I had been experiencing some issues in my second trimester with fatigue and pale skin, so we had concerns about my thyroid function and body’s ability to process glucose after doing this test. I was told it was best to focus on improving my diet by increasing protein consumption and limiting carbohydrates. After analyzing the results with a few family members, we found that my vitamin D level was very low and this nutrient plays a vital role in both of those functions. I was a little surprised but did see how this could happen, especially because I wasn’t getting enough sunlight early on in my pregnancy due to quarantine. It helped me to learn that is that this is a common deficiency among pregnant women of all diet types and very easy to fix with diet, supplementation and healthy doses of good ol’ sunshine. I started to drink a glass of orange juice with my breakfast in the morning, going on more walks during the day and taking Mary Ruth’s Vitamin D drops. Within the span of a week, my skin had started to gain more color and energy levels were back to normal. By the end of the second trimester, I didn’t feel the need to keep drinking the juice but have kept vitamin D as part of my supplements. You can find the full list of what I’ve been taking below. Keep in mind, this is not an end list of what your body will need as every pregnancy is different but it’s a great menu for you to pick from especially if you are having a similar experience.
- Garden of Life Once Daily MyKind Organics Prenatal– Full spectrum prenatal derived from whole foods providing a minimum or maximum of your daily value of: Vitamin A, C, D, E, K, Thiamin, Riboflavin, Niacin, Vitamin B6, Vitamin B12, Biotin, Pantothenic Acid, and Chromium as well as a healthy dose of iron, iodine, zinc, selenium, & manganese. This will help with common pregnancy symptoms such as morning sickness & fatigue and will aid in your baby’s overall development.
- Garden of Life Prenatal Vegan DHA– Omega-3 supplement derived from agal oil providing a healthy dose of DHA & DPA. This will support your baby’s brain development.
- Garden of Life Once Daily Prenatal Probiotic– Contains 16 probiotic strains and guaranteed to provide 20 billion probiotic cultures. This will help reduce various complications during pregnancy, reduce the risk of baby developing eczema, and improve the mother’s gut health (this comes in handy with symptoms such as constipation).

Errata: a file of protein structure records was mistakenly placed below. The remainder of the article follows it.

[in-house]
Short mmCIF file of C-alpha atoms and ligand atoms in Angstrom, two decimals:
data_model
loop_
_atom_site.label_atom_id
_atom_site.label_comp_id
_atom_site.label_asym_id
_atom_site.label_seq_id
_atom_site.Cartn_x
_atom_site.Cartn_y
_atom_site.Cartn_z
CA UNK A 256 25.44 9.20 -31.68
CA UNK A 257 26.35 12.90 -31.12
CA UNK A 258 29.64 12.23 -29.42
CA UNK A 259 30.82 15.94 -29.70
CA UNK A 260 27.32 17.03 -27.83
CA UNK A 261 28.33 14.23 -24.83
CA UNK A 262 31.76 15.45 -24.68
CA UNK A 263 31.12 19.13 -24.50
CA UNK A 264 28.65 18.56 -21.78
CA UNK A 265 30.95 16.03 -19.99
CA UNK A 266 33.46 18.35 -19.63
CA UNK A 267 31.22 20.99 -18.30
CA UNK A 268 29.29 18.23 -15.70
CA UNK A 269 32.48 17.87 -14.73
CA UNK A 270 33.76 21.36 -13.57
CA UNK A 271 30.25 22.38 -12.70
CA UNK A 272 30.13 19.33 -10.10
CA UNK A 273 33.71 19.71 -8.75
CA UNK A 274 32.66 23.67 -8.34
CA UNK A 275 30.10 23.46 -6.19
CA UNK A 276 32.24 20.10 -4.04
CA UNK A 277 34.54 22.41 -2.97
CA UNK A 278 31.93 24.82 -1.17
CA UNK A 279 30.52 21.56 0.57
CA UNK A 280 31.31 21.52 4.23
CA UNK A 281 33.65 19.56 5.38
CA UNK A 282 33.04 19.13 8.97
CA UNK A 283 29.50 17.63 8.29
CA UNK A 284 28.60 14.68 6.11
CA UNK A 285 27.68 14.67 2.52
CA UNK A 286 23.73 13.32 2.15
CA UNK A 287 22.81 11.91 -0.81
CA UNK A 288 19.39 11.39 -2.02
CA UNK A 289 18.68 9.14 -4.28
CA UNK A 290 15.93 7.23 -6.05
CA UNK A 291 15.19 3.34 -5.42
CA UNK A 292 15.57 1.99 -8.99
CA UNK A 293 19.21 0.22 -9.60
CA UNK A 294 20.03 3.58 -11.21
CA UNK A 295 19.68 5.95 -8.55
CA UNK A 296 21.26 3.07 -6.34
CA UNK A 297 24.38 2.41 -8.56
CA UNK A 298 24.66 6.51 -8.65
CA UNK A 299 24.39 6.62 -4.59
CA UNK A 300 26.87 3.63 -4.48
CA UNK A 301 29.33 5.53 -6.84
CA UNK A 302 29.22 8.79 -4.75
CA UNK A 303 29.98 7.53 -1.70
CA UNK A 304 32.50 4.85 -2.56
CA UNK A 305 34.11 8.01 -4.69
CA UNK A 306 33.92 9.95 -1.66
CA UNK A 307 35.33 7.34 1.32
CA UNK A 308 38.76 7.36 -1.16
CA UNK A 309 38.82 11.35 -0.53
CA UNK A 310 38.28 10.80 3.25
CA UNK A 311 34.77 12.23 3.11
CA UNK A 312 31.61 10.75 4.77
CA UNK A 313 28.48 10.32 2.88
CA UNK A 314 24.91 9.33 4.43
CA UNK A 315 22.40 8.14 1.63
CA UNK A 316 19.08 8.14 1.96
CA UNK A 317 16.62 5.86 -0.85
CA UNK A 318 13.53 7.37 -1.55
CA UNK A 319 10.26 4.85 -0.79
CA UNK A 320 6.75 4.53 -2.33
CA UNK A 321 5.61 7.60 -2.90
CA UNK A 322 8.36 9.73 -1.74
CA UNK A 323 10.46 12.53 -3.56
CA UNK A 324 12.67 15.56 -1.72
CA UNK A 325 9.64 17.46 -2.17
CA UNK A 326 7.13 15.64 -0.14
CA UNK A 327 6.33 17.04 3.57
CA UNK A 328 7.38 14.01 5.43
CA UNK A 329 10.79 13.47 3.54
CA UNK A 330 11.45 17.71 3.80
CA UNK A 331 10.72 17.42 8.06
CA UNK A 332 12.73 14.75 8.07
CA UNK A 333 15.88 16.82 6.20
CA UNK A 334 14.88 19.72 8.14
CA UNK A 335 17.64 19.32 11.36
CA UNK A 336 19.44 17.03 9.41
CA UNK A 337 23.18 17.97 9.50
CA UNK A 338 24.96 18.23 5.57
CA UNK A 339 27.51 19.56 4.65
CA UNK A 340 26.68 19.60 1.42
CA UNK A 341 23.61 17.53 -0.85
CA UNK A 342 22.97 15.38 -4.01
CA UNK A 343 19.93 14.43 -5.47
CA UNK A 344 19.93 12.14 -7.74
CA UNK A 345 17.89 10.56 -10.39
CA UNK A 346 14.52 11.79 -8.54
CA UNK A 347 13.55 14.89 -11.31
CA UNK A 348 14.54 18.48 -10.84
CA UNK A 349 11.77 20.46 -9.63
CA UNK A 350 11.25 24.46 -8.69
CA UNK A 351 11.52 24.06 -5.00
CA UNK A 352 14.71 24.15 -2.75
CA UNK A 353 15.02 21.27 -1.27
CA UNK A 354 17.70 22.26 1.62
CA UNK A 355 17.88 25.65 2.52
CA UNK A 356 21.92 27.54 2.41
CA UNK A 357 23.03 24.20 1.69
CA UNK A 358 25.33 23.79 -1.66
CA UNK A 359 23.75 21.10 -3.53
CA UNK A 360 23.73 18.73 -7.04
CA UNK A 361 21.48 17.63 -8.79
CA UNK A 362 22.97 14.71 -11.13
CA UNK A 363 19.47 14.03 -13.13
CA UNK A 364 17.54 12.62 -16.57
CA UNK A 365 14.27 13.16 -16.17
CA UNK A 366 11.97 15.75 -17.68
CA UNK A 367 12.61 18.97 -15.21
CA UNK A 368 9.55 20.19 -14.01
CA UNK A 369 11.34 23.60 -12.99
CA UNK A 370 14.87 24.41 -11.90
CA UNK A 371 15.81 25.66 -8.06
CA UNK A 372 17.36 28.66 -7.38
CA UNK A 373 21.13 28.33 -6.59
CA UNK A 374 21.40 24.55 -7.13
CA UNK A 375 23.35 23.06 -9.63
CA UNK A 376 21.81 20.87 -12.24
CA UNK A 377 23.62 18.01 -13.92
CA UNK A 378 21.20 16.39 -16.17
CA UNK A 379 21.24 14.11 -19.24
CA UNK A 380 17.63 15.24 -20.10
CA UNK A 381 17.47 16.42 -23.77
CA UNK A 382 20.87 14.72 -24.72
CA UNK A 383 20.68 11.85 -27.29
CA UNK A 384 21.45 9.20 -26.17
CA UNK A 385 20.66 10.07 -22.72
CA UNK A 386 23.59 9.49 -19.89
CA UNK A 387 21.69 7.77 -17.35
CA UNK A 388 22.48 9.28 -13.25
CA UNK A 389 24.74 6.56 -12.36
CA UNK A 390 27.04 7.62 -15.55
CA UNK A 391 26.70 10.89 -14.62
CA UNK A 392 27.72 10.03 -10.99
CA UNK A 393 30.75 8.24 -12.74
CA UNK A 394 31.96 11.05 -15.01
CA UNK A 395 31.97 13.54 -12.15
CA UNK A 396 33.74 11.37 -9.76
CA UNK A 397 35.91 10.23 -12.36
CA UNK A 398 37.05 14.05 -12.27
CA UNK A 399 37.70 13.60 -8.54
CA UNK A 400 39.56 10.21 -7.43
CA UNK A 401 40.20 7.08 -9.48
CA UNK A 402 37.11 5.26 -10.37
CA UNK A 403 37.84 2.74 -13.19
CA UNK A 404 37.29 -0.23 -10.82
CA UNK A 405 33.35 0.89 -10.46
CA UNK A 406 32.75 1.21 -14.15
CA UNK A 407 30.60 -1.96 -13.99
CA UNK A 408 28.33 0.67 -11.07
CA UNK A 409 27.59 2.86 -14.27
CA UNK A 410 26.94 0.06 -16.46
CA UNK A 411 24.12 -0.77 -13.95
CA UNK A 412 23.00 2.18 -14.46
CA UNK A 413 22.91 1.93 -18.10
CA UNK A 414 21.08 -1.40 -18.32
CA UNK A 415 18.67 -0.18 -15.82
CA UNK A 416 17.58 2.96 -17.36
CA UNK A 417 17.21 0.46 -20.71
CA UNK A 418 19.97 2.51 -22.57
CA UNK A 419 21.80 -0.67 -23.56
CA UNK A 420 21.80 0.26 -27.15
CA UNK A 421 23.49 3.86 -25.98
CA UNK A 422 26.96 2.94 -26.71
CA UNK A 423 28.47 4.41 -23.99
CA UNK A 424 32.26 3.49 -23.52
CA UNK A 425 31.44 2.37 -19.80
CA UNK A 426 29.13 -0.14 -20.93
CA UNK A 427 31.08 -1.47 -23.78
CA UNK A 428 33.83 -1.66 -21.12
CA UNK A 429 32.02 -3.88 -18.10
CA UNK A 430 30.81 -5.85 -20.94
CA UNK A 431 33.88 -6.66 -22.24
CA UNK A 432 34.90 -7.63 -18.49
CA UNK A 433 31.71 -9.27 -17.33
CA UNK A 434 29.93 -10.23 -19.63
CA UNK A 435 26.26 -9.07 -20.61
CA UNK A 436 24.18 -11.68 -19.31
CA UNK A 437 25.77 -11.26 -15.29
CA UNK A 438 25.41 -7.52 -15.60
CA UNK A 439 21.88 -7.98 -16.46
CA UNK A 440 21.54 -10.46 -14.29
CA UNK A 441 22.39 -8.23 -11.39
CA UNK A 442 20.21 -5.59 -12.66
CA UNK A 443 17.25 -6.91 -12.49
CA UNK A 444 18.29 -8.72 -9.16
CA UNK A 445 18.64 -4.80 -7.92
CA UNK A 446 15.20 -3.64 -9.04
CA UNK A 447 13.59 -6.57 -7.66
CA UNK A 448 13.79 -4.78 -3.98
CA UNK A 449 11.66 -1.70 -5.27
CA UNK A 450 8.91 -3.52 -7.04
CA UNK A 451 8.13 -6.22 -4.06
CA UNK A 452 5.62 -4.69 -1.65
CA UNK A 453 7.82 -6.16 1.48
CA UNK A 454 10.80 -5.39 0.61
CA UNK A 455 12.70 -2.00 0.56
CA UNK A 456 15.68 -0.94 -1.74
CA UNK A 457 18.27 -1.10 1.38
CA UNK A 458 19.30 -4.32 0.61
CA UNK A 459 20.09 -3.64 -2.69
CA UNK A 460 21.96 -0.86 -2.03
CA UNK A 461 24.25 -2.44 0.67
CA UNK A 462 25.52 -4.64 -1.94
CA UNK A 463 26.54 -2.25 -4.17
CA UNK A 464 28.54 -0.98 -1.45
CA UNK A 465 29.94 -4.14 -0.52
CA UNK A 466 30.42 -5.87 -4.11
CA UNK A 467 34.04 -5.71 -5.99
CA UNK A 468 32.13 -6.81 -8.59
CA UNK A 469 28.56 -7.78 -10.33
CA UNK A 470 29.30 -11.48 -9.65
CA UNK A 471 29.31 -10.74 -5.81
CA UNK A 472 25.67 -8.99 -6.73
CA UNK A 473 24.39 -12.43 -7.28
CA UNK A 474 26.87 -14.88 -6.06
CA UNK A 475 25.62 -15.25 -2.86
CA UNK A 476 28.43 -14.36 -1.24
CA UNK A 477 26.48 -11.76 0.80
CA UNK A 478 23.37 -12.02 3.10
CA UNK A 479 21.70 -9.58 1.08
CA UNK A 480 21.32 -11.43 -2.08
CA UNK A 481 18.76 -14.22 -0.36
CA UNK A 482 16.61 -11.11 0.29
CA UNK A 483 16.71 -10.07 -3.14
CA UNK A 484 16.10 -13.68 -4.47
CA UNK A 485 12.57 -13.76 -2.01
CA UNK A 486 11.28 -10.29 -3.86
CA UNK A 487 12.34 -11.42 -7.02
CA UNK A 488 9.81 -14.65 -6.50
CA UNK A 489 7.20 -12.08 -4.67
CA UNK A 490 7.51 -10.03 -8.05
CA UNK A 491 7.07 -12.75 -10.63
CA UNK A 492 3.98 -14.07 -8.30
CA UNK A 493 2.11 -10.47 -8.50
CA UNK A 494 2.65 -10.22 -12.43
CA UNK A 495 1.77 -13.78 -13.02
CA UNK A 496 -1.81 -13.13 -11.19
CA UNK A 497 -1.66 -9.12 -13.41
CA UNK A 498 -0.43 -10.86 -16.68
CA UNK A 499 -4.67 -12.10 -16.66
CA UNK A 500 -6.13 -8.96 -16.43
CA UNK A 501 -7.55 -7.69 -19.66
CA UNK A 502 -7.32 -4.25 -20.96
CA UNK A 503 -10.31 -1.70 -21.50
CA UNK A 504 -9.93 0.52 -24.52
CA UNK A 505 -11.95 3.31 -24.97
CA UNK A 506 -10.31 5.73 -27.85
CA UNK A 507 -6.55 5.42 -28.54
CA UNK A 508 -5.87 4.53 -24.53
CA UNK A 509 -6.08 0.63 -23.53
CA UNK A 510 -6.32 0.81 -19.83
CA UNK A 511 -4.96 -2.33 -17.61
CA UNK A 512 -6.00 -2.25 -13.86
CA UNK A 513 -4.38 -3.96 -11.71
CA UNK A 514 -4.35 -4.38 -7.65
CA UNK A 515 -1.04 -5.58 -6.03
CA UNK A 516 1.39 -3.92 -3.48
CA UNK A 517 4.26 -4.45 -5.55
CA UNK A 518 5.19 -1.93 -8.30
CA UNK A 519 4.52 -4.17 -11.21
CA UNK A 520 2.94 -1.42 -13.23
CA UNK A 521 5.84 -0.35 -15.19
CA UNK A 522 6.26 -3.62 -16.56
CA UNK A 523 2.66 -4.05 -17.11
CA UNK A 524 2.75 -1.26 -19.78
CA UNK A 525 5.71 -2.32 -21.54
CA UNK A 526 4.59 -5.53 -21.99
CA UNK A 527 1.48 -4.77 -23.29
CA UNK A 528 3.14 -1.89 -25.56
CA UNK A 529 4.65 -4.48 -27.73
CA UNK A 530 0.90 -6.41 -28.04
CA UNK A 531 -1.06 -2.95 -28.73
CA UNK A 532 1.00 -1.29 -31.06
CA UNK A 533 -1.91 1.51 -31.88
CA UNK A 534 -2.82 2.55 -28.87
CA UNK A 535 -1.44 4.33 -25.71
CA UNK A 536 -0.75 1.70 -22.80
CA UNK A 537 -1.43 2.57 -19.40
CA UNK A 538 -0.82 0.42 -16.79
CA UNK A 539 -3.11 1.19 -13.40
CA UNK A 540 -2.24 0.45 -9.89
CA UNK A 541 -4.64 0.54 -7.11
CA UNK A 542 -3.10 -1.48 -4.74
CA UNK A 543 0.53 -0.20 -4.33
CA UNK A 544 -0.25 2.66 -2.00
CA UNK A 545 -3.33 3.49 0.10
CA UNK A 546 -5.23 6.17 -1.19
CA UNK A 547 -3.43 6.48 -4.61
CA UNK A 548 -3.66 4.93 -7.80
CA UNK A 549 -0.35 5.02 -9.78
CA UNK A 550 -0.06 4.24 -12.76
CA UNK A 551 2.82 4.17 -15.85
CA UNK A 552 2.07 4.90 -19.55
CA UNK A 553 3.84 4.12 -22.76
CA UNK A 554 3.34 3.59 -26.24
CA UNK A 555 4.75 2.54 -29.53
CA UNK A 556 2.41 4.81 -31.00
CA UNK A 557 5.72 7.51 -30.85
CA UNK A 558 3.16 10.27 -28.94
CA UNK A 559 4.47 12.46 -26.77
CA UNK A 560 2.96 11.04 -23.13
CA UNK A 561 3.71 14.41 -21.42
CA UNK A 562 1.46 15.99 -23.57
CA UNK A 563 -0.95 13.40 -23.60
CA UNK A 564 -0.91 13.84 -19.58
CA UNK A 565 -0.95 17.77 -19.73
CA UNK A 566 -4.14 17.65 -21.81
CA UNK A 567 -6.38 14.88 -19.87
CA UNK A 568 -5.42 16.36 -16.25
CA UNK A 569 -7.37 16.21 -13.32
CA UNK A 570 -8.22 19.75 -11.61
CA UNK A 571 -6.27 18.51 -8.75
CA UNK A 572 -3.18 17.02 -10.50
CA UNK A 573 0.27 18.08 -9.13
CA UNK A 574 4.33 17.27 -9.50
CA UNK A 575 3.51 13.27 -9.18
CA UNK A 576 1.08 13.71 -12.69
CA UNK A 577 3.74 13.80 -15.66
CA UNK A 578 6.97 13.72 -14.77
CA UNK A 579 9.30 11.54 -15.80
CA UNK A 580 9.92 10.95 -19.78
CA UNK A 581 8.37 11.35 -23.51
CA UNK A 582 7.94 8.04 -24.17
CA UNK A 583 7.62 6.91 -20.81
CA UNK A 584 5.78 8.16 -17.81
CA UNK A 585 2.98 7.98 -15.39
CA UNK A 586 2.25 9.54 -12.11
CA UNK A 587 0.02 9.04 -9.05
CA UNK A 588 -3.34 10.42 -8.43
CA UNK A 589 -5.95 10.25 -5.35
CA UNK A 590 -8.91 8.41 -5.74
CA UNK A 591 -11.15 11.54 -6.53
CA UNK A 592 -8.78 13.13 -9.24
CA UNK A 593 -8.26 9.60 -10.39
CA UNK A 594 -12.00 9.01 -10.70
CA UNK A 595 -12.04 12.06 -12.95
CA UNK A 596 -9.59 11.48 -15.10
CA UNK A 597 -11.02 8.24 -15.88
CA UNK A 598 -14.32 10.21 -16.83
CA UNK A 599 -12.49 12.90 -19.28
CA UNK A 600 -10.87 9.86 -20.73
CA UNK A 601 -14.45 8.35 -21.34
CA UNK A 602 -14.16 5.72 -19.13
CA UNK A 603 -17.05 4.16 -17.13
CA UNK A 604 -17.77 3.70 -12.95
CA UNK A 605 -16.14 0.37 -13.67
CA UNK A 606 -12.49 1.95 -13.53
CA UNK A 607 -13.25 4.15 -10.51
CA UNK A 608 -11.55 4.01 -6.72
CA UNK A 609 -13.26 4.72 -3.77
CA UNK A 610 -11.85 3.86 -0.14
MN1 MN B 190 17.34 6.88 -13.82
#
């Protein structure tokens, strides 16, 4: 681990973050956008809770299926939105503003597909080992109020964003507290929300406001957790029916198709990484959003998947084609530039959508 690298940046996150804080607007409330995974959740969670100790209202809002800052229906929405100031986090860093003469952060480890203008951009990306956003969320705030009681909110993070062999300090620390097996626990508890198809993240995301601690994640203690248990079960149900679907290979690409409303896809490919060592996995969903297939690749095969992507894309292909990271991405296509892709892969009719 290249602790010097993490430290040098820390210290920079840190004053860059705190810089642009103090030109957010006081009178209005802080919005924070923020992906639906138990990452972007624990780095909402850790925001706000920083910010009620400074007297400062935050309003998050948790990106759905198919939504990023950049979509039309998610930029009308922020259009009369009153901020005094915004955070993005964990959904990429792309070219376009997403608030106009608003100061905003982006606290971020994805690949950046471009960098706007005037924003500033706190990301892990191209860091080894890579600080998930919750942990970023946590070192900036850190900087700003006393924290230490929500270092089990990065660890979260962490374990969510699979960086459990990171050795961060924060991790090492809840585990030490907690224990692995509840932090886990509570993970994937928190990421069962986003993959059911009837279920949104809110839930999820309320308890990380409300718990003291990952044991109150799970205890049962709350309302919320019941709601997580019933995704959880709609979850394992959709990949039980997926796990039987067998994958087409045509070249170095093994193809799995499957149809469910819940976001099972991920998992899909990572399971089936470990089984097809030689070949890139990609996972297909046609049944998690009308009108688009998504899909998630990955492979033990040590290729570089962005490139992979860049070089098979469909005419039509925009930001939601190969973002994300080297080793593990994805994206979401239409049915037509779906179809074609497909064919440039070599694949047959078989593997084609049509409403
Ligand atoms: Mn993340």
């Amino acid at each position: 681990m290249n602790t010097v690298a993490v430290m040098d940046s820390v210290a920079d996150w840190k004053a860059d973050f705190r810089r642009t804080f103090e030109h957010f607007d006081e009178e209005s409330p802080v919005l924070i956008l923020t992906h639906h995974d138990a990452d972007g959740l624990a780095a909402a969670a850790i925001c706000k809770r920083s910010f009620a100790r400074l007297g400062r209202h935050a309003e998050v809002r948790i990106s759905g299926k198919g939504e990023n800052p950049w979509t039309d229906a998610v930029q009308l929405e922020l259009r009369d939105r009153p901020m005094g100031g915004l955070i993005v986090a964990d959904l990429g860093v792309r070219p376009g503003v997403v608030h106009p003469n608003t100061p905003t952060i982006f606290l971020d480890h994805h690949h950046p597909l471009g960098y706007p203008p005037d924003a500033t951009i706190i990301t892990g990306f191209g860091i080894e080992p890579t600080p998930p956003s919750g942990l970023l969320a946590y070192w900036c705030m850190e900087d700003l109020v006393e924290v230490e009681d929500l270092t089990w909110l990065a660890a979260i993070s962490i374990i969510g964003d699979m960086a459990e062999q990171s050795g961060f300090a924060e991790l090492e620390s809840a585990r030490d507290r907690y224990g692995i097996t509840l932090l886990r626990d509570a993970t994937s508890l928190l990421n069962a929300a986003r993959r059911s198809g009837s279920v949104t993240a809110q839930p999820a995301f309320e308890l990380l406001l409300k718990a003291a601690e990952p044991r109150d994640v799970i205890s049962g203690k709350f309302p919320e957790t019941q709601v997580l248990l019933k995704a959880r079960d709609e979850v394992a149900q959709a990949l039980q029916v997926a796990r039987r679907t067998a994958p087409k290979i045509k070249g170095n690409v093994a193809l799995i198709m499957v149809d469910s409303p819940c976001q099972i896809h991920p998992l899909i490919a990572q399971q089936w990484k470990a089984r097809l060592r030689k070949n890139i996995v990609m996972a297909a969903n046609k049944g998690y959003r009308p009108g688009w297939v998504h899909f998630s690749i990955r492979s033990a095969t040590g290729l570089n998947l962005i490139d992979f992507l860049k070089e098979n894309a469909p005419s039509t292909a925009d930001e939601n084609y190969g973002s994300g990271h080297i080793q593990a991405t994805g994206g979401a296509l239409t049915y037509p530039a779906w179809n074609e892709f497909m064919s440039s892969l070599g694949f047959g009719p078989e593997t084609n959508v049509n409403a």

- Nested Naturals Choline– Provides nearly all of your recommended daily intake of choline. This will not only help with the dreaded “pregnancy brain” and assist in baby’s brain & liver development.
Other Supplements to Consider
- Mary Ruth’s Vitamin D3– For those experiencing deficiency, this will help with fatigue and pale skin.
- Mary Ruth’s Vitamin C Gummies– If you are having frequent yeast infections or other vaginal infections, this will help boost your ability to fight them while pregnant (in addition to a daily probiotic)
- Now D Mannose– This will help support a healthy urinary tract and help your body fight off infections like UTIs which can lead to pregnancy complications.
The Way Medical Professionals Typically Approach a Vegan Pregnancy
There’s a lot of scrutiny in the medical field as far as nutrition goes for vegan parents and their children. The irony in this, however, is the fact that many OBGYN and even midwife professionals are not experts are not certified dietitians nor do they typically have expertise in the area of nutrition. For many, it is a new and unique concept that is difficult to fit into their “one size fits all” advice when it comes to meeting your body’s new daily needs. In my experience, many of these professionals have gone into the situation with doubt that it was possible to maintain a healthy balance until proven otherwise. You’ll hear comments like “make sure you are getting enough protein” or “iron levels could be low… we should check”. While there are routine tests that need to be conducted, I hear from other pregnant vegans that there is an overwhelming lack of support when it comes to plant based diets versus the traditional animal based diet. There is no applause for avoiding deli meats which are prone to listeria, heart-disease inducing beef products, cholesterol filled eggs, puss-filled cow’s milk, unpasteurized dairy cheeses and mercury filled fish. Instead, questions are constantly raised on how you and your baby’s needs are being met.